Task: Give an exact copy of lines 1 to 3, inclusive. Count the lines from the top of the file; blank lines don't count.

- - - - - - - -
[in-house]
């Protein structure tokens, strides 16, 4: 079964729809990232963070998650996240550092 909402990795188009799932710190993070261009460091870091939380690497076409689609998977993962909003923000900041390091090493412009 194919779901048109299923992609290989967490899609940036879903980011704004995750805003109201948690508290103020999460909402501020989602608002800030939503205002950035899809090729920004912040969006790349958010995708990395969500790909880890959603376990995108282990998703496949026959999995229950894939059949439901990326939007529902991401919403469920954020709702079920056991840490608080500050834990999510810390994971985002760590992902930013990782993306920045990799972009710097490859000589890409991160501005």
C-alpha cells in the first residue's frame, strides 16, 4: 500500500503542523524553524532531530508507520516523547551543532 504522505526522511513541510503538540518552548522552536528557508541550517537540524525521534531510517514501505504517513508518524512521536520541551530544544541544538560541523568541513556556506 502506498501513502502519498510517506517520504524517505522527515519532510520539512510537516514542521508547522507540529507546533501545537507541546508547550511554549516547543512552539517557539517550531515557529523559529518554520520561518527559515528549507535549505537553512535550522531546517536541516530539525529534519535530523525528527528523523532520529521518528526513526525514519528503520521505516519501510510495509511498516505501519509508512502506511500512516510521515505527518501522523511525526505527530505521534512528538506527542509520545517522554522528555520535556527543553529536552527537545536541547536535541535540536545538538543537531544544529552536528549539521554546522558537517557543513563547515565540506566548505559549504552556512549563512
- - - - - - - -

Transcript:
[in-house]
């Protein structure tokens, strides 16, 4: 079964729809990232963070998650996240550092 909402990795188009799932710190993070261009460091870091939380690497076409689609998977993962909003923000900041390091090493412009 194919779901048109299923992609290989967490899609940036879903980011704004995750805003109201948690508290103020999460909402501020989602608002800030939503205002950035899809090729920004912040969006790349958010995708990395969500790909880890959603376990995108282990998703496949026959999995229950894939059949439901990326939007529902991401919403469920954020709702079920056991840490608080500050834990999510810390994971985002760590992902930013990782993306920045990799972009710097490859000589890409991160501005």
C-alpha cells in the first residue's frame, strides 16, 4: 500500500503542523524553524532531530508507520516523547551543532 504522505526522511513541510503538540518552548522552536528557508541550517537540524525521534531510517514501505504517513508518524512521536520541551530544544541544538560541523568541513556556506 502506498501513502502519498510517506517520504524517505522527515519532510520539512510537516514542521508547522507540529507546533501545537507541546508547550511554549516547543512552539517557539517550531515557529523559529518554520520561518527559515528549507535549505537553512535550522531546517536541516530539525529534519535530523525528527528523523532520529521518528526513526525514519528503520521505516519501510510495509511498516505501519509508512502506511500512516510521515505527518501522523511525526505527530505521534512528538506527542509520545517522554522528555520535556527543553529536552527537545536541547536535541535540536545538538543537531544544529552536528549539521554546522558537517557543513563547515565540506566548505559549504552556512549563512